Outtakes 218


by Cait Collins

I love the fun of Halloween. Kids and adults dressed up and pretending to be someone or something they aren’t is part of the holiday. I just don’t get the all the slasher, zombie, and thriller costumes. Whatever happened to doctors and nurses, cops and robbers, cute little witches and devils? It seems these days the more gruesome the costume, the more hefty the sales. What is the draw to being scared or grossed out?

Take books as an example. I’ve read good horror and I’ve read terrible horror. The bad novels are usually good for a laugh. In attempting to be frightening, the stories can become campy and silly. The good stuff I can’t read. Sorry, but I don’t like being frightened. I tried reading Stephen King’s IT. When I got to the description of the cellar, I had to close the book. King is so masterful with his description, he terrifies me. I could not only see the cellar, I could feel it, smell it, and taste it. That’s too real.

Think about it. What is more frightening; a zombie or a boy-next-door serial killer. I’m more frightened by reality, by something that could actually happen than fantasy characters. I couldn’t sleep after reading Helter Skelter. Charles Manson is far scarier than the Phantom of the Opera. Reality is makes good fiction because a writer has a plot and characters at hand.

I may not enjoy ghouls and goblins, but I appreciate the talent it takes to write good horror. The Stephen Kings, R. L. Steins, and Dean Koontz’s are rare and should be respected. That said; forgive me if I prefer my suspense and women’s fiction books.


The Challenge


The Challenge

By Nandy Ekle


Lately Facebook has been full of various and sundry challenges from The Ice Bucket Challenge, benefitting ALS, to your favorite bible verse. There are challenges to count your blessings, challenges to count positive events from the day, and challenges to count ways you were inspired. These are all worthwhile, thought provoking, self-examining challenges.

For those of us who love books, the hardest challenge I’ve seen out there has been to list your top ten favorite books, books that have stayed with you the longest. While I try to learn something from every single book I read–even the books I didn’t really enjoy–I must say there are a few that my mind refuses to let go of.

Of course, I must start by mentioning The Holy Bible. This is actually 66 books. And really and truly, it’s a lot a more than just fun reading. This is where I go for answers to life questions, inspiration, comfort, peace, correction, lessons, literature, adventure, romance, and magic.

The rest of the books on my list are not nearly as noble as The Bible, but I enjoyed reading them, and I still reread some them over and over. Of course, I tend to lean to the dark side of story telling. But when you think about it, every story has elements of the dark side because, it wouldn’t be a real story without a conflict. And conflict is usually connected to something dark in some way.

So, for hundreds of different reasons, here are the ten books that I will go out on a limb and add the label “favorite.”

  1. The Shining by Stephen King. This was his third book and I was in high school. I had read his first two books and liked them, so when The Shining came out, I bought it, hard back. I’ve reread it more times than I can count. Besides all that, I love a good ghost story.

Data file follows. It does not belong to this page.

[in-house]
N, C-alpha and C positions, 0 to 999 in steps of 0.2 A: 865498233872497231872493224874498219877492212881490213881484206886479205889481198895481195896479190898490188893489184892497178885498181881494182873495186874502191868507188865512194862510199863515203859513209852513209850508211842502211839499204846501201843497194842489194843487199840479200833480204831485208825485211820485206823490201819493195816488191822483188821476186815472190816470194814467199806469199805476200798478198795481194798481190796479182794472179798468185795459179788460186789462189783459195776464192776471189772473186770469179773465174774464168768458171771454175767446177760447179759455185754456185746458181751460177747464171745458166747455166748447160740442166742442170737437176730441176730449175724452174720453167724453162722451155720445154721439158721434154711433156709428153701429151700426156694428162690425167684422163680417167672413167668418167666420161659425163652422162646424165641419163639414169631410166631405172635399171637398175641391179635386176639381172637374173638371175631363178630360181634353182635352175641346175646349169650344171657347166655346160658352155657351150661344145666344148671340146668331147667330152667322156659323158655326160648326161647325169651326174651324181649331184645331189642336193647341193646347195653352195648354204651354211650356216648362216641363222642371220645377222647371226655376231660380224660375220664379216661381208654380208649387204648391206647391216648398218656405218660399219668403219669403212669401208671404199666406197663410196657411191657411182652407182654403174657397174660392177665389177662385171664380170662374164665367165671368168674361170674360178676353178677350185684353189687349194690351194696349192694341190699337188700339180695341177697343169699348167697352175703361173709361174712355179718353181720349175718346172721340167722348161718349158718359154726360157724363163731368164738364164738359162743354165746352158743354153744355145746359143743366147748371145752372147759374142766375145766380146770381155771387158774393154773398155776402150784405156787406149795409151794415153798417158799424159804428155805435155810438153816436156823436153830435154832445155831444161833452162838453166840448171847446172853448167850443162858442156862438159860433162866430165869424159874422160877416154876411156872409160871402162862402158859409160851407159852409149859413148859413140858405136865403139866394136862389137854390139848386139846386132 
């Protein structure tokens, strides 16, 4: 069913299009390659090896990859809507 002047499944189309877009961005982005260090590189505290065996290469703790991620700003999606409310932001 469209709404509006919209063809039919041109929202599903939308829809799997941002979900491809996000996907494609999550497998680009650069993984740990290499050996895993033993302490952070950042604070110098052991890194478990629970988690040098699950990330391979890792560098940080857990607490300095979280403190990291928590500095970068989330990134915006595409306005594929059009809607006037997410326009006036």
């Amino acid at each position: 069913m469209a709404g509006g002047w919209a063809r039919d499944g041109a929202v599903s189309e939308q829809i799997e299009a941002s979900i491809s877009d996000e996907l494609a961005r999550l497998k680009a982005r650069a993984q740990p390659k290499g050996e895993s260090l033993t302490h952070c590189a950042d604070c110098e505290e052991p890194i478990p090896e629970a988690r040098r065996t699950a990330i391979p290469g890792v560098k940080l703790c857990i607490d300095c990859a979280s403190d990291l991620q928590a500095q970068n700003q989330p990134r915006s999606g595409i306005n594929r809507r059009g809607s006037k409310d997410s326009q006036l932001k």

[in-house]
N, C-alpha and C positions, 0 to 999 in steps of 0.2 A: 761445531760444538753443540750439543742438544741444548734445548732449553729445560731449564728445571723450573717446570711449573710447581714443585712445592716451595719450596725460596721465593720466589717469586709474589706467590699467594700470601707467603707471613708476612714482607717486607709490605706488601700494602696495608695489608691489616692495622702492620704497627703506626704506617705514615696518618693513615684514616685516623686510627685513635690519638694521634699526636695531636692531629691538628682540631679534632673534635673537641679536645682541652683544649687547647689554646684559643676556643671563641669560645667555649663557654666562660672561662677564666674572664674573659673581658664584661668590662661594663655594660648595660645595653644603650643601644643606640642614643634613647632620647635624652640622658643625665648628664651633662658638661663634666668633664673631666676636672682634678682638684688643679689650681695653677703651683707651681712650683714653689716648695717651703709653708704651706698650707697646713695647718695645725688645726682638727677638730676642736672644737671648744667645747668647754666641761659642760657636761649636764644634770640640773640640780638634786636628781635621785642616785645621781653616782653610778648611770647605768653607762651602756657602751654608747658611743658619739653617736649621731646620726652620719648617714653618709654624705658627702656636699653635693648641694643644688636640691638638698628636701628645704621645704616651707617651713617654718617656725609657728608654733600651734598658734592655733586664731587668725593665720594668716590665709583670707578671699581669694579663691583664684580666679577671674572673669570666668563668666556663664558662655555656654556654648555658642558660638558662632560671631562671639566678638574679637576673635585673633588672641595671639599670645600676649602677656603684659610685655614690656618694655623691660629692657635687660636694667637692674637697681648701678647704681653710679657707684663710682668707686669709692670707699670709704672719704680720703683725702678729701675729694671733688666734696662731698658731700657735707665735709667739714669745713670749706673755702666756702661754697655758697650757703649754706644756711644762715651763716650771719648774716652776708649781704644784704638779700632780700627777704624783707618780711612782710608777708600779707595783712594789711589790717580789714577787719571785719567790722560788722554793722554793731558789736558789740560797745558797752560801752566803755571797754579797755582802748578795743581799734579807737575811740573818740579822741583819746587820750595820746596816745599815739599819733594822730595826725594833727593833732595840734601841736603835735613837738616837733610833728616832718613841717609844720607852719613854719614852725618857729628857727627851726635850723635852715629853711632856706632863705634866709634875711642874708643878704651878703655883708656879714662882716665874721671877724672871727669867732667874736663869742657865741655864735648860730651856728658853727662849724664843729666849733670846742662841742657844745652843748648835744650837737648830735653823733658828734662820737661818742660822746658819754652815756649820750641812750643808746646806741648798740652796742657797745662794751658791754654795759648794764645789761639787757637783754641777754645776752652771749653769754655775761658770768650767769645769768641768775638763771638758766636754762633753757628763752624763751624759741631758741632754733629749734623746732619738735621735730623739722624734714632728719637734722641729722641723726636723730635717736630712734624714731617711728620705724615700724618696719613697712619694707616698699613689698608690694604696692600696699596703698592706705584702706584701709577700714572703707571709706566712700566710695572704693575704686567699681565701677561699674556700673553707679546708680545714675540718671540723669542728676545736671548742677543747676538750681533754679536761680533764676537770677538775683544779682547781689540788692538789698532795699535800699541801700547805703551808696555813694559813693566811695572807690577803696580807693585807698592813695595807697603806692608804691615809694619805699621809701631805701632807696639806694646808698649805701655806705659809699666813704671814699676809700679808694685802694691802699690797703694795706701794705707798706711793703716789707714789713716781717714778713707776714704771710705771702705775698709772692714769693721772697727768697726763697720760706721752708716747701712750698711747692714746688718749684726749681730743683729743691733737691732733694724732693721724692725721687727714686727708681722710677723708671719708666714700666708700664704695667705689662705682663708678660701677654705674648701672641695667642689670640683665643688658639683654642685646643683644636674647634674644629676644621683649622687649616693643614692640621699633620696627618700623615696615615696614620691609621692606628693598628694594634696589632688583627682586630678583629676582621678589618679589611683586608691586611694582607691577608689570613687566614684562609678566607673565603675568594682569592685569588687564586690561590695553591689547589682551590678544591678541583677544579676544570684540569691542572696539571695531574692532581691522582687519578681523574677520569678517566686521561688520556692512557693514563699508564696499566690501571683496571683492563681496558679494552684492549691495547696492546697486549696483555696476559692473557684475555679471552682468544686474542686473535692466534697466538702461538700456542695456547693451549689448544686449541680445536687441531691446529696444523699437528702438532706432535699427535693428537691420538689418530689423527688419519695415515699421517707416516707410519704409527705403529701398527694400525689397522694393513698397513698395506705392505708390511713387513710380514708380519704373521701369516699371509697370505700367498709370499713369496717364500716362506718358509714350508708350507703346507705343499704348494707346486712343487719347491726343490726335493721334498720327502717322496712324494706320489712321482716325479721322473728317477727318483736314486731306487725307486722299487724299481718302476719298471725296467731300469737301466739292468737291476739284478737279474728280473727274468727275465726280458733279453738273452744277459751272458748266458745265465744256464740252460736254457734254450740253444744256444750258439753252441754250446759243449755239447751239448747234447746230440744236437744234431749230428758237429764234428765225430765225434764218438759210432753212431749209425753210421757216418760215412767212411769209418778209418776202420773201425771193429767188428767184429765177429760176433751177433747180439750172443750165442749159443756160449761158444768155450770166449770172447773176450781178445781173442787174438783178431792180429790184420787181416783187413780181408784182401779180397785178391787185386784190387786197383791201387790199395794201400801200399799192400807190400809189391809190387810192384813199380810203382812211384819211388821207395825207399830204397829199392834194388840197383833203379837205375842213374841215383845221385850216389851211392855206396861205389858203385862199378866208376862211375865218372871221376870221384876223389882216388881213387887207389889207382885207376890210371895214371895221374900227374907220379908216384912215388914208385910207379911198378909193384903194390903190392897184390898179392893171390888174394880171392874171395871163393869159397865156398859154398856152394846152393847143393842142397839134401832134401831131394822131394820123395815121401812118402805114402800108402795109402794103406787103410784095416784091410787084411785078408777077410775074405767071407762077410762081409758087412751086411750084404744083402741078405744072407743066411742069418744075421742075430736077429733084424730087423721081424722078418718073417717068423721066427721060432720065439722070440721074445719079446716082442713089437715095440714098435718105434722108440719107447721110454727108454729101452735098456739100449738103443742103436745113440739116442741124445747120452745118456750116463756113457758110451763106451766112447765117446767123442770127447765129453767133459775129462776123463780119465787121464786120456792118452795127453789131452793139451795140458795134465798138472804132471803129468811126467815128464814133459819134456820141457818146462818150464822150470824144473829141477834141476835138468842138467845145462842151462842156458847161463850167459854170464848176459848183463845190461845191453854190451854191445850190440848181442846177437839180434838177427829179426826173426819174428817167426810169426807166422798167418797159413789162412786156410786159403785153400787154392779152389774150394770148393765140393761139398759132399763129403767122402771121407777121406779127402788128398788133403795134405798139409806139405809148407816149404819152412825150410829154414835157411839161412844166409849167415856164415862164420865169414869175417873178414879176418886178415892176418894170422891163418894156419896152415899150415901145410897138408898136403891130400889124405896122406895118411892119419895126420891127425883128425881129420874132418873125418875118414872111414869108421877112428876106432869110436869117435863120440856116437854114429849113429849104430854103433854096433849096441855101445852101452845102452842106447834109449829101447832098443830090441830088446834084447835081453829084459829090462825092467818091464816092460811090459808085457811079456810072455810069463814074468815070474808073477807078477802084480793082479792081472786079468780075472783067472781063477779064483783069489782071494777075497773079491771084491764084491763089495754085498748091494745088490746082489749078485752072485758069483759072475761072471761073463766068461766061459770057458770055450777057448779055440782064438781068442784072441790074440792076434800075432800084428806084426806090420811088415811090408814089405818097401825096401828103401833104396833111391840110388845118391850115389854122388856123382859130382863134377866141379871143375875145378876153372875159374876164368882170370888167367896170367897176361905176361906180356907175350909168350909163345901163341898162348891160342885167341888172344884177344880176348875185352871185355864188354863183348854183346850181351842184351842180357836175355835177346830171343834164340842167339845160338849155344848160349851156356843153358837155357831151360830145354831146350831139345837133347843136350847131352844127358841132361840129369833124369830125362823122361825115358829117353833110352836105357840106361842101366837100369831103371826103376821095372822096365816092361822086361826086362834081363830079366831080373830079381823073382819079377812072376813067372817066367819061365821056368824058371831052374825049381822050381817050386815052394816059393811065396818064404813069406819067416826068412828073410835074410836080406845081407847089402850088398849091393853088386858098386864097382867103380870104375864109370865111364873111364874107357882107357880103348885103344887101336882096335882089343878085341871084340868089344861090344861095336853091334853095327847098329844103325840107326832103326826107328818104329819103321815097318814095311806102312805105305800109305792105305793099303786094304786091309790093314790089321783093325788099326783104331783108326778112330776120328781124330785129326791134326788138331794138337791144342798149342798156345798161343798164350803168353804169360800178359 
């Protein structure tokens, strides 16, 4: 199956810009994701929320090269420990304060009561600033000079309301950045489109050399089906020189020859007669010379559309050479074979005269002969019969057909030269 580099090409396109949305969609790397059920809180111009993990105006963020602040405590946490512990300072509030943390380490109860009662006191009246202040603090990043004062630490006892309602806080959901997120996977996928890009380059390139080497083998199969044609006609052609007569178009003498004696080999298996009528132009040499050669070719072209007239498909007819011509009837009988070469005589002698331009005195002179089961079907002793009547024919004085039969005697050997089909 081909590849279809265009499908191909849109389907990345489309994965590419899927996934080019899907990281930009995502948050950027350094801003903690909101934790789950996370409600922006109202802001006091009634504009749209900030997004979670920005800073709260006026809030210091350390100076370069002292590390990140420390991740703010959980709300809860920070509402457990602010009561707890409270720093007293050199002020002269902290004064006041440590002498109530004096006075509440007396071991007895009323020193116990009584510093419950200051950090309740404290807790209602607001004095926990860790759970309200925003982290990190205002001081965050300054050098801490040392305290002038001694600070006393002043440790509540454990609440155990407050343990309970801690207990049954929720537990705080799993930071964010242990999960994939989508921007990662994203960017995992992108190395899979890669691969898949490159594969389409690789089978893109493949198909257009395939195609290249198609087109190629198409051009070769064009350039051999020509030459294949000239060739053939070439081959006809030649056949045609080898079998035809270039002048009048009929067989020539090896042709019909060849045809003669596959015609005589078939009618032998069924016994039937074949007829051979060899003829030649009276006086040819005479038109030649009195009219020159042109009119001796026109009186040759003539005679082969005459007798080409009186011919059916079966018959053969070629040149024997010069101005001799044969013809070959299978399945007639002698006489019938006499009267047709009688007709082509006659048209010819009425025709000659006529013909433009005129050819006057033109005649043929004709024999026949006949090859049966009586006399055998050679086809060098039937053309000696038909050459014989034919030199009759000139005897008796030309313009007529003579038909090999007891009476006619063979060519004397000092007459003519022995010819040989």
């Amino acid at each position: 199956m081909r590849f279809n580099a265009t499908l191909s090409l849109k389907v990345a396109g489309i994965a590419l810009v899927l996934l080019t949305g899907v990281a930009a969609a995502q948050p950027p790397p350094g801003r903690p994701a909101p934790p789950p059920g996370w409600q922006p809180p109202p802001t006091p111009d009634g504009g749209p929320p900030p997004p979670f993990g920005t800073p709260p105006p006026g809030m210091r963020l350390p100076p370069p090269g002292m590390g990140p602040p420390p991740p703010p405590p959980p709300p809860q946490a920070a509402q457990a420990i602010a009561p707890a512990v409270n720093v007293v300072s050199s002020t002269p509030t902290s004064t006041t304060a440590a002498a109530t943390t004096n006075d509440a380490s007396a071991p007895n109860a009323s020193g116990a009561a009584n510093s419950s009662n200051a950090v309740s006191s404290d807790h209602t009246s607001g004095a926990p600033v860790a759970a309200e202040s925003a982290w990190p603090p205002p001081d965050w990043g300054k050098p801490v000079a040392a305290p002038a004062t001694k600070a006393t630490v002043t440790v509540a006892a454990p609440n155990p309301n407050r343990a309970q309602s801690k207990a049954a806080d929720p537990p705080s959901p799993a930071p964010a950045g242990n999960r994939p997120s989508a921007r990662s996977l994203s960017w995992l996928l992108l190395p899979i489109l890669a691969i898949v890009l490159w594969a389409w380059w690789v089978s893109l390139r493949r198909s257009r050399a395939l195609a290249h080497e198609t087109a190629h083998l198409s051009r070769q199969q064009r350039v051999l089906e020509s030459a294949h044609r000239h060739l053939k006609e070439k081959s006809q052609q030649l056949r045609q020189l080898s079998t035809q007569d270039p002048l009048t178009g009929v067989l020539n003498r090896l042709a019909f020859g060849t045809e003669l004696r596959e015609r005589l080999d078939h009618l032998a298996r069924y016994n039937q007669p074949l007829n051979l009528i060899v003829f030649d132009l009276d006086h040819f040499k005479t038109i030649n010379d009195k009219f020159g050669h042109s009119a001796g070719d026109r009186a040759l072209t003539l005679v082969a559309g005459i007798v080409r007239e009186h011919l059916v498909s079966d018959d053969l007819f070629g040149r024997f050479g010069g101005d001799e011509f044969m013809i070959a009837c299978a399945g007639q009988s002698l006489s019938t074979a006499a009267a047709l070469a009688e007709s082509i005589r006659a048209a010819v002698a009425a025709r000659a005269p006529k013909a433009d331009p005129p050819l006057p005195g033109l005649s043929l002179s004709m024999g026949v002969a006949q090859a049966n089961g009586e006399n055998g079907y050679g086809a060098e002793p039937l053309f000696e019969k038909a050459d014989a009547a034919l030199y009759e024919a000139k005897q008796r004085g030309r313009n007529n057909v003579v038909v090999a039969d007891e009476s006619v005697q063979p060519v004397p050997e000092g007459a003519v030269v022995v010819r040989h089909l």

1. The Harry Potter series by J. K. Rowling. Even though this is seven books, it’s really all one story. Ms. Rowling is an expert at capturing her readers immediately and making them love the characters. The world is seamless and the details are astounding. And how she keeps up with those details simply blows me away.
  1. The Egypt Game by Zilpha Keatley Snider. This is a middle reader and I was in Jr. High when I read it. Great story of children with big imaginations — one of my favorite themes.
  1. Bag of Bones by Stephen King. Another ghost story, and by The King of ghost stories. How could it not be on my list. One other thing I will mention about this book is I never knew he could write romance.
  1. Lisey’s Story by Stephen King. In my mind, the flip side of Bag of Bones. Loved it!
  1. The Thirteenth Tale by Diane Setterfield. Now this is a very different book. A story within a story as an older writer tells a younger writer the story of her life. Excellent read.
  1. On Writing, A Memoir of the Craft by Stephen King. I love the mini biography in the first half of the book, and the second is valuable writing instruction and advice. I keep it on my nightstand.
  1. Dracula by Bram Stoker. I voluntarily read this in high school. Now THAT’S a vampire story. And the format is amazing too.
  1. Go Ask Alice. This was actually the scariest book I ever read. I was in high school and read the whole thing in one night. Just. Wow.
  2. Where the Wild Things Are by Maurice Sendak. I have read this book to all three of my kids numerous times and to all of my grandchildren even more numerous times. I enjoy getting into the drama of it, and the kids always ask me to read it again. Imagination is the best toy we have.

So, everyone who reads this, consider yourself challenged. In the comments below, list your ten “favorite” books and we can have a fabulous discussion.

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